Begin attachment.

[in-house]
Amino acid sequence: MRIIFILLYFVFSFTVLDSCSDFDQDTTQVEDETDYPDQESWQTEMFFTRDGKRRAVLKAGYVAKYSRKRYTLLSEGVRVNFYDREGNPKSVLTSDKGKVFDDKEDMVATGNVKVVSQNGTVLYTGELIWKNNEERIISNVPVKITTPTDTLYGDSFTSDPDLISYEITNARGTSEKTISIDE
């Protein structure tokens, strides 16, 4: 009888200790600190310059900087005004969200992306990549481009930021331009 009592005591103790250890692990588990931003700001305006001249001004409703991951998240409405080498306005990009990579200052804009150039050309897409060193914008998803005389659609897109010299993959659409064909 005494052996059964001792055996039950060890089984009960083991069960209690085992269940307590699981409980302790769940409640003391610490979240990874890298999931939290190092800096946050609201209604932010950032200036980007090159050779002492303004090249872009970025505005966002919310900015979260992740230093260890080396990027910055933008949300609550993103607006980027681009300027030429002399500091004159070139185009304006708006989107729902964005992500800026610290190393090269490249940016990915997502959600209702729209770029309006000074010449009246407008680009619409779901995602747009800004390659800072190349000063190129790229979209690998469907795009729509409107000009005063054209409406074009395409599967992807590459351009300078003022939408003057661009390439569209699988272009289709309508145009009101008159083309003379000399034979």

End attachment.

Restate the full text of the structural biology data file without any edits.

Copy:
[in-house]
Amino acid sequence: MRIIFILLYFVFSFTVLDSCSDFDQDTTQVEDETDYPDQESWQTEMFFTRDGKRRAVLKAGYVAKYSRKRYTLLSEGVRVNFYDREGNPKSVLTSDKGKVFDDKEDMVATGNVKVVSQNGTVLYTGELIWKNNEERIISNVPVKITTPTDTLYGDSFTSDPDLISYEITNARGTSEKTISIDE
């Protein structure tokens, strides 16, 4: 009888200790600190310059900087005004969200992306990549481009930021331009 009592005591103790250890692990588990931003700001305006001249001004409703991951998240409405080498306005990009990579200052804009150039050309897409060193914008998803005389659609897109010299993959659409064909 005494052996059964001792055996039950060890089984009960083991069960209690085992269940307590699981409980302790769940409640003391610490979240990874890298999931939290190092800096946050609201209604932010950032200036980007090159050779002492303004090249872009970025505005966002919310900015979260992740230093260890080396990027910055933008949300609550993103607006980027681009300027030429002399500091004159070139185009304006708006989107729902964005992500800026610290190393090269490249940016990915997502959600209702729209770029309006000074010449009246407008680009619409779901995602747009800004390659800072190349000063190129790229979209690998469907795009729509409107000009005063054209409406074009395409599967992807590459351009300078003022939408003057661009390439569209699988272009289709309508145009009101008159083309003379000399034979």